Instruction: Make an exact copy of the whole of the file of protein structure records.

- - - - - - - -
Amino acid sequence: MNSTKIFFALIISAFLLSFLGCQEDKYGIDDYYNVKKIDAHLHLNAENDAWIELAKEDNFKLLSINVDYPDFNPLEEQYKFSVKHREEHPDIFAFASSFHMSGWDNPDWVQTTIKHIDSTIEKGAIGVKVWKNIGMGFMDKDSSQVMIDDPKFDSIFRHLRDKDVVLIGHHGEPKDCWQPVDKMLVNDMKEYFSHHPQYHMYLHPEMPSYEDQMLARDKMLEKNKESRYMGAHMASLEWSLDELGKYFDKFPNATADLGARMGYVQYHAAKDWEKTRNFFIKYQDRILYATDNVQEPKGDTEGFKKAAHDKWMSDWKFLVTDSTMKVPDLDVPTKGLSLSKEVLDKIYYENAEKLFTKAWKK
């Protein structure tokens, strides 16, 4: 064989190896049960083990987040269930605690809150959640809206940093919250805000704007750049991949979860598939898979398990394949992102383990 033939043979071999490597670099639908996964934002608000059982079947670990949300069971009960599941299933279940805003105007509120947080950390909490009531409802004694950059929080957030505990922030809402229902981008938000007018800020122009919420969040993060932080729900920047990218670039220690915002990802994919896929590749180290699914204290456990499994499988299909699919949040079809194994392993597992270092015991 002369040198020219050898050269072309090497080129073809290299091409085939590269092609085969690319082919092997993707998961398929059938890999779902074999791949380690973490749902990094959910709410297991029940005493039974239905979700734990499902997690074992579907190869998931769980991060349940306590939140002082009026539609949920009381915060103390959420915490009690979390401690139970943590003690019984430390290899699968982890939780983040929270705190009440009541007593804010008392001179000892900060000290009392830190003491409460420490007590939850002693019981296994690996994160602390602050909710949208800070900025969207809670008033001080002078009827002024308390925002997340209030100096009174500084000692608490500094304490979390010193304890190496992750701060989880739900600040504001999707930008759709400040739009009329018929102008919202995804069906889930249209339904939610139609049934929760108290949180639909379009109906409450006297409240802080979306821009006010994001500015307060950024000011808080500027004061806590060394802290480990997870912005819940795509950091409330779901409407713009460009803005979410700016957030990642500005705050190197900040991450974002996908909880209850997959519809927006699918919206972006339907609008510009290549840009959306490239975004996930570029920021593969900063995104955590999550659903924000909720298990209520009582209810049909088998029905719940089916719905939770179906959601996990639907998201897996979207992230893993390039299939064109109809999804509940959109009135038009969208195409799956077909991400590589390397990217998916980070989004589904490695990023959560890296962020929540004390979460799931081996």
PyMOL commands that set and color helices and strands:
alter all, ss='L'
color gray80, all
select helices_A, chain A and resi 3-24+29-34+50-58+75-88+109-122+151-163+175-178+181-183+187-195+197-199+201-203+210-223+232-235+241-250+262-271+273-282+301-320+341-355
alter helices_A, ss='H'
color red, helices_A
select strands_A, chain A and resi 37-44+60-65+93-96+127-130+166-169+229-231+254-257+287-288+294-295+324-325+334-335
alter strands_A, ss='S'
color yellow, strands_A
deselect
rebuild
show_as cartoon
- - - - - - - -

Amino acid sequence: MNSTKIFFALIISAFLLSFLGCQEDKYGIDDYYNVKKIDAHLHLNAENDAWIELAKEDNFKLLSINVDYPDFNPLEEQYKFSVKHREEHPDIFAFASSFHMSGWDNPDWVQTTIKHIDSTIEKGAIGVKVWKNIGMGFMDKDSSQVMIDDPKFDSIFRHLRDKDVVLIGHHGEPKDCWQPVDKMLVNDMKEYFSHHPQYHMYLHPEMPSYEDQMLARDKMLEKNKESRYMGAHMASLEWSLDELGKYFDKFPNATADLGARMGYVQYHAAKDWEKTRNFFIKYQDRILYATDNVQEPKGDTEGFKKAAHDKWMSDWKFLVTDSTMKVPDLDVPTKGLSLSKEVLDKIYYENAEKLFTKAWKK
């Protein structure tokens, strides 16, 4: 064989190896049960083990987040269930605690809150959640809206940093919250805000704007750049991949979860598939898979398990394949992102383990 033939043979071999490597670099639908996964934002608000059982079947670990949300069971009960599941299933279940805003105007509120947080950390909490009531409802004694950059929080957030505990922030809402229902981008938000007018800020122009919420969040993060932080729900920047990218670039220690915002990802994919896929590749180290699914204290456990499994499988299909699919949040079809194994392993597992270092015991 002369040198020219050898050269072309090497080129073809290299091409085939590269092609085969690319082919092997993707998961398929059938890999779902074999791949380690973490749902990094959910709410297991029940005493039974239905979700734990499902997690074992579907190869998931769980991060349940306590939140002082009026539609949920009381915060103390959420915490009690979390401690139970943590003690019984430390290899699968982890939780983040929270705190009440009541007593804010008392001179000892900060000290009392830190003491409460420490007590939850002693019981296994690996994160602390602050909710949208800070900025969207809670008033001080002078009827002024308390925002997340209030100096009174500084000692608490500094304490979390010193304890190496992750701060989880739900600040504001999707930008759709400040739009009329018929102008919202995804069906889930249209339904939610139609049934929760108290949180639909379009109906409450006297409240802080979306821009006010994001500015307060950024000011808080500027004061806590060394802290480990997870912005819940795509950091409330779901409407713009460009803005979410700016957030990642500005705050190197900040991450974002996908909880209850997959519809927006699918919206972006339907609008510009290549840009959306490239975004996930570029920021593969900063995104955590999550659903924000909720298990209520009582209810049909088998029905719940089916719905939770179906959601996990639907998201897996979207992230893993390039299939064109109809999804509940959109009135038009969208195409799956077909991400590589390397990217998916980070989004589904490695990023959560890296962020929540004390979460799931081996």
PyMOL commands that set and color helices and strands:
alter all, ss='L'
color gray80, all
select helices_A, chain A and resi 3-24+29-34+50-58+75-88+109-122+151-163+175-178+181-183+187-195+197-199+201-203+210-223+232-235+241-250+262-271+273-282+301-320+341-355
alter helices_A, ss='H'
color red, helices_A
select strands_A, chain A and resi 37-44+60-65+93-96+127-130+166-169+229-231+254-257+287-288+294-295+324-325+334-335
alter strands_A, ss='S'
color yellow, strands_A
deselect
rebuild
show_as cartoon